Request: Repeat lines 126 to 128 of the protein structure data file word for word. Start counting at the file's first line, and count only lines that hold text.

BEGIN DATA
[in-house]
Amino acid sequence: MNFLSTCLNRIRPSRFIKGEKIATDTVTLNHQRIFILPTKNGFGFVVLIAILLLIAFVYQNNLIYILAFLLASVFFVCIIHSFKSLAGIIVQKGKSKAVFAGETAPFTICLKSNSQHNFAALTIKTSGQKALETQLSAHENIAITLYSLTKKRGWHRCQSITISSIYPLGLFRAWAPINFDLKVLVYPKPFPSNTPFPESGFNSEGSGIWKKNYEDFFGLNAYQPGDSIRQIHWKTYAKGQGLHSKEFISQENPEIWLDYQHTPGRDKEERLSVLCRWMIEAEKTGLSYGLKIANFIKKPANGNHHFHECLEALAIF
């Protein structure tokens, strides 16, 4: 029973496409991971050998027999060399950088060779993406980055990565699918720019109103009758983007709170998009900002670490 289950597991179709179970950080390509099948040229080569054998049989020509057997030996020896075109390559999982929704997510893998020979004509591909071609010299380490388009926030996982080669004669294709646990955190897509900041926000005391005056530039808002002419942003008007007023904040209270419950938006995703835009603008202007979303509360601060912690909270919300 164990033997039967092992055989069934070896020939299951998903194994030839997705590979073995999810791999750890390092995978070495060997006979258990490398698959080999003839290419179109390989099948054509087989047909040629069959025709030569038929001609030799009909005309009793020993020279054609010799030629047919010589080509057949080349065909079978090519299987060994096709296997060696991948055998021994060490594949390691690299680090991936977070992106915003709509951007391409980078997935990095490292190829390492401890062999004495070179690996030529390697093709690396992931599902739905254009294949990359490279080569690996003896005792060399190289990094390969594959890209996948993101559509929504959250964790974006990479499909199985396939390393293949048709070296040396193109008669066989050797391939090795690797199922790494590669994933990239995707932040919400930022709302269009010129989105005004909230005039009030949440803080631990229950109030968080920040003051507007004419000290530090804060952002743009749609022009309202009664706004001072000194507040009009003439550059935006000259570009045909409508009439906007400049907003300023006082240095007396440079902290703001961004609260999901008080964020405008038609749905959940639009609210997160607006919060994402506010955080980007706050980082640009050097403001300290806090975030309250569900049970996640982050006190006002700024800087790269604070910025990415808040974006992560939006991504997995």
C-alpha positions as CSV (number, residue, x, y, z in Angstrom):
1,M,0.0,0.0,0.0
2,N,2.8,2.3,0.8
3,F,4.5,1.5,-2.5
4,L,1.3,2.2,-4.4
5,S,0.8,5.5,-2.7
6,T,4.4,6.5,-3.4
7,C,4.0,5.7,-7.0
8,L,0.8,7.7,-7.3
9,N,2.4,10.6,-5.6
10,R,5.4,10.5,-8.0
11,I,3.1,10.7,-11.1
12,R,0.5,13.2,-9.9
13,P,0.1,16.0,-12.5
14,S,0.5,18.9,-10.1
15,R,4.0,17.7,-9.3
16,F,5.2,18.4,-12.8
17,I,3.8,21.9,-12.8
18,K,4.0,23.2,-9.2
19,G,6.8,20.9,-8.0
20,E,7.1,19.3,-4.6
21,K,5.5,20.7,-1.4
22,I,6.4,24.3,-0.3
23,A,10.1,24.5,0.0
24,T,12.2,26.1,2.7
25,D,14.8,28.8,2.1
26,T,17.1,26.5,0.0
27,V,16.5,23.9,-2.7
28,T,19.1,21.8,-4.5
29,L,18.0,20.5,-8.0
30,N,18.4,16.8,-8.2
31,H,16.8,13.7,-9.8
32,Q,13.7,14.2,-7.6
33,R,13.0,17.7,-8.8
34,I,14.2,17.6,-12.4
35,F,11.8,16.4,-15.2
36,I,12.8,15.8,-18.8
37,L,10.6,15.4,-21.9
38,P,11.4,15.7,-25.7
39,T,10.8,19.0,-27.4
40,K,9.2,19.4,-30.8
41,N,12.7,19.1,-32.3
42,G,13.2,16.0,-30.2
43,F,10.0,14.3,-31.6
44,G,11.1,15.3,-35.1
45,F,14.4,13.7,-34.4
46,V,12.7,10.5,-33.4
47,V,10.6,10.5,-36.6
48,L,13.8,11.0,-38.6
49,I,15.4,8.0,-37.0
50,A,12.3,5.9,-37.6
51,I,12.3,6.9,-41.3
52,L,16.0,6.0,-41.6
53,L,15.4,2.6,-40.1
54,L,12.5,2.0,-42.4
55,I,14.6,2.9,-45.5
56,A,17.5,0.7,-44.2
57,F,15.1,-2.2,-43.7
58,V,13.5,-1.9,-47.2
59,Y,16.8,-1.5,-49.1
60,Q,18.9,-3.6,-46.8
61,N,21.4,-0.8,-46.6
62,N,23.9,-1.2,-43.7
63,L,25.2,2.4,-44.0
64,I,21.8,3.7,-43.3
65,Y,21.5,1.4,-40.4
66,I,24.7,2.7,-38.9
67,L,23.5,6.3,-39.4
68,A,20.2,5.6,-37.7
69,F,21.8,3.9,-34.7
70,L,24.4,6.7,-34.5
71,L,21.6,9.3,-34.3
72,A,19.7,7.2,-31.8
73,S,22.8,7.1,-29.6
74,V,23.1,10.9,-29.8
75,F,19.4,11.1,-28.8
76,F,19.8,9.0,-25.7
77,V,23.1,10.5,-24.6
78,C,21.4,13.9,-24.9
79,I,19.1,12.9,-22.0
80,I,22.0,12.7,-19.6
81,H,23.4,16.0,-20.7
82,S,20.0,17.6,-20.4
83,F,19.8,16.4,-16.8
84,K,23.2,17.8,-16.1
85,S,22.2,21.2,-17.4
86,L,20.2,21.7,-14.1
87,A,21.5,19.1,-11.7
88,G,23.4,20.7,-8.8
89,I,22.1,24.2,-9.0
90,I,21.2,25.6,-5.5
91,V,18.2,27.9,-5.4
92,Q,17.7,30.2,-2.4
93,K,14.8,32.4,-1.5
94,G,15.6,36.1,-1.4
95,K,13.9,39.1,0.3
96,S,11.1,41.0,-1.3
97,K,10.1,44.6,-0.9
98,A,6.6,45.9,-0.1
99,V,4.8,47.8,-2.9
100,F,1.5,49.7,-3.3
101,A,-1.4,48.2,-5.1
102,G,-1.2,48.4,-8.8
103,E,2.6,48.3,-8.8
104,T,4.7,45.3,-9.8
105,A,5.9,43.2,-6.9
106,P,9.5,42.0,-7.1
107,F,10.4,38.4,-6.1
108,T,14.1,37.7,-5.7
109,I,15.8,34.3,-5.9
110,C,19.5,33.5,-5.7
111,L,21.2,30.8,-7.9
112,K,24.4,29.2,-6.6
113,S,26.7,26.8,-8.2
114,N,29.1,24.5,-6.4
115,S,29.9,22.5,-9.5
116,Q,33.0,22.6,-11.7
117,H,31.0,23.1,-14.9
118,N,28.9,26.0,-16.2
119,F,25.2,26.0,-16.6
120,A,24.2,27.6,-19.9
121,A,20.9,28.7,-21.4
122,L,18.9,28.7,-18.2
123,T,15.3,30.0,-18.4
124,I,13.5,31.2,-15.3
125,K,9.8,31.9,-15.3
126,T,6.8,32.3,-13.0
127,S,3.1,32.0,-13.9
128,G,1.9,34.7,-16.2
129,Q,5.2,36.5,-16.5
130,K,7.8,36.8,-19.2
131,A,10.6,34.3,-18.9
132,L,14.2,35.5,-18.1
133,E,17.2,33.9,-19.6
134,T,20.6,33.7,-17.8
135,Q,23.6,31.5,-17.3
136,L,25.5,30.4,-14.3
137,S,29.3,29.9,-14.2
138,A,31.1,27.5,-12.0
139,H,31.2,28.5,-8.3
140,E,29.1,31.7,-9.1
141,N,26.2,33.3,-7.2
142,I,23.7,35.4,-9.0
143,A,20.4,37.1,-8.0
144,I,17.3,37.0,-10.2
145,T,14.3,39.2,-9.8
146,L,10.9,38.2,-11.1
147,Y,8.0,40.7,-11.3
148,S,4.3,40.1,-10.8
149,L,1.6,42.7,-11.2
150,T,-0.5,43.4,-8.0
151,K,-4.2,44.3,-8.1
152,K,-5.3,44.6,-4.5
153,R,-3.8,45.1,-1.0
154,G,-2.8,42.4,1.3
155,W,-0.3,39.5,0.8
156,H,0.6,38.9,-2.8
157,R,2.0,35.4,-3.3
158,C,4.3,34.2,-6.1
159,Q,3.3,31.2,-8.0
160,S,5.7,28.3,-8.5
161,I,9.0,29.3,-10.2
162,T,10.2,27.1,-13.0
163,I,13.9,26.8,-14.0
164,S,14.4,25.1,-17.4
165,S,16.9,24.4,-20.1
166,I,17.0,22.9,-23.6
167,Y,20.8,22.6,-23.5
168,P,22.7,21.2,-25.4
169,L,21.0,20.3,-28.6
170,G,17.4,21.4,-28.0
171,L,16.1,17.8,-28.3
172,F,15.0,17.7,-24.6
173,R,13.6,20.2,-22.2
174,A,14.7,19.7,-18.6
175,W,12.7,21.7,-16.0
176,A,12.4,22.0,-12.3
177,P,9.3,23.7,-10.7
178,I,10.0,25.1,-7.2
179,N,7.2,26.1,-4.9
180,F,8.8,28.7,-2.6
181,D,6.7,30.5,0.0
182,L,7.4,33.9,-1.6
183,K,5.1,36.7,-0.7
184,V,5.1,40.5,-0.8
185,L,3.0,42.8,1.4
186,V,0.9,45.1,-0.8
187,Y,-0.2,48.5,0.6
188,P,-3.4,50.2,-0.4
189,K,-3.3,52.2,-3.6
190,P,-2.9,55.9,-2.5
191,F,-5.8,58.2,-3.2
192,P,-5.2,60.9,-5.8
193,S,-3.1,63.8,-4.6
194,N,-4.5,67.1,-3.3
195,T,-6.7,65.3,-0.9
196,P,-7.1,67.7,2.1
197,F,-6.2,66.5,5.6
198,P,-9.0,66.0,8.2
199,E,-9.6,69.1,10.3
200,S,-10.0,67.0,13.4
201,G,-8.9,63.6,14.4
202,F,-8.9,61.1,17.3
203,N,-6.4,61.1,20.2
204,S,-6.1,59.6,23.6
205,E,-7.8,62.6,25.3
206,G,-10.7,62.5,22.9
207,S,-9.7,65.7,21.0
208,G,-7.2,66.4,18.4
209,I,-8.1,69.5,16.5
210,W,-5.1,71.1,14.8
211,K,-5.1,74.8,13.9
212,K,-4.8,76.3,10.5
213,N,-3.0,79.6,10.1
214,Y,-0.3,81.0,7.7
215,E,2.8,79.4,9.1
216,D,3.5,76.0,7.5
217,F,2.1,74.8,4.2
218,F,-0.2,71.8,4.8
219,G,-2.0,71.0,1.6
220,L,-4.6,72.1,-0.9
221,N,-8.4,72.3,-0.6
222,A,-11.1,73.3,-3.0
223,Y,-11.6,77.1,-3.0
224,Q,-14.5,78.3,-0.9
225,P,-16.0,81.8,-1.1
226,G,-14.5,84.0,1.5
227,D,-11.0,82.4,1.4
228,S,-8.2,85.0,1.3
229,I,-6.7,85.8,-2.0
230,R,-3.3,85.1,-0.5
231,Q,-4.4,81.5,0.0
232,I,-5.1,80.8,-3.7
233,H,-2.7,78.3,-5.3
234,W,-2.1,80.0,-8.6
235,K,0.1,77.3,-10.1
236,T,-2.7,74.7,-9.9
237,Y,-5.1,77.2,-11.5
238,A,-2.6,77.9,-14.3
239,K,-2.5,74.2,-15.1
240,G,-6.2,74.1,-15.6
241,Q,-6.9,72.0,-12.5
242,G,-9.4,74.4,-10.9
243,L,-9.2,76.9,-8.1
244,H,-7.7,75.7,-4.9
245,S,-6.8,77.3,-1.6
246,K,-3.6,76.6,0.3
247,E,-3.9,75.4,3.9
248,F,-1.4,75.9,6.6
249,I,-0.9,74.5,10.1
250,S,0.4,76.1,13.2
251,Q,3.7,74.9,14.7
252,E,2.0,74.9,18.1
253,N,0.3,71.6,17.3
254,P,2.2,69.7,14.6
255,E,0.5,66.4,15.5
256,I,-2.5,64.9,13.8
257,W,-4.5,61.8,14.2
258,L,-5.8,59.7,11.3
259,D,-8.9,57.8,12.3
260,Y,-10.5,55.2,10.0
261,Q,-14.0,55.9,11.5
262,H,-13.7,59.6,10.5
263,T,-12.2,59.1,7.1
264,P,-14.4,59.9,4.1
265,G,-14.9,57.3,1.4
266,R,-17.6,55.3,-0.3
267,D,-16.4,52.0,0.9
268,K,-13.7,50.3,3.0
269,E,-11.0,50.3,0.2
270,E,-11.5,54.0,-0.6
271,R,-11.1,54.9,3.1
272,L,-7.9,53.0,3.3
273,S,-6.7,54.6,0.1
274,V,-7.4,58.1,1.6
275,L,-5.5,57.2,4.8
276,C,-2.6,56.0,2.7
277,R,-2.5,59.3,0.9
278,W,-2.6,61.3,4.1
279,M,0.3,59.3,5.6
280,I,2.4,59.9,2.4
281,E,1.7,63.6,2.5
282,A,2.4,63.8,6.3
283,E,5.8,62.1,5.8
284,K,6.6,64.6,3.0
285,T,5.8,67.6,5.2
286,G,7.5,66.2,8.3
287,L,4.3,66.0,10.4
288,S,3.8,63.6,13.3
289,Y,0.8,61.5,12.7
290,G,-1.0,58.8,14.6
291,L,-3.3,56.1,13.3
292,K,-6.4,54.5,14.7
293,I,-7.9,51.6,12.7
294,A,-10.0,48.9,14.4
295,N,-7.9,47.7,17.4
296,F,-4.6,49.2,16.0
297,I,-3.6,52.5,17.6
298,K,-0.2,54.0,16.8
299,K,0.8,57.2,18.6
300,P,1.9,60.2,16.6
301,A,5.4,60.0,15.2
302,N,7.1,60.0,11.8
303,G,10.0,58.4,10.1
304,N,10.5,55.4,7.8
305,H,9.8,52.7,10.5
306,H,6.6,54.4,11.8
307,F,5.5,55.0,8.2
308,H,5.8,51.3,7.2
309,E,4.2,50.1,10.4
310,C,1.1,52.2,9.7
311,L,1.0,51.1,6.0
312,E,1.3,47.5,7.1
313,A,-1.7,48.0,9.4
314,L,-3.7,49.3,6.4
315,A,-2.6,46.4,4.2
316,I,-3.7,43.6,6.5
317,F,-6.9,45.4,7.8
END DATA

122,L,18.9,28.7,-18.2
123,T,15.3,30.0,-18.4
124,I,13.5,31.2,-15.3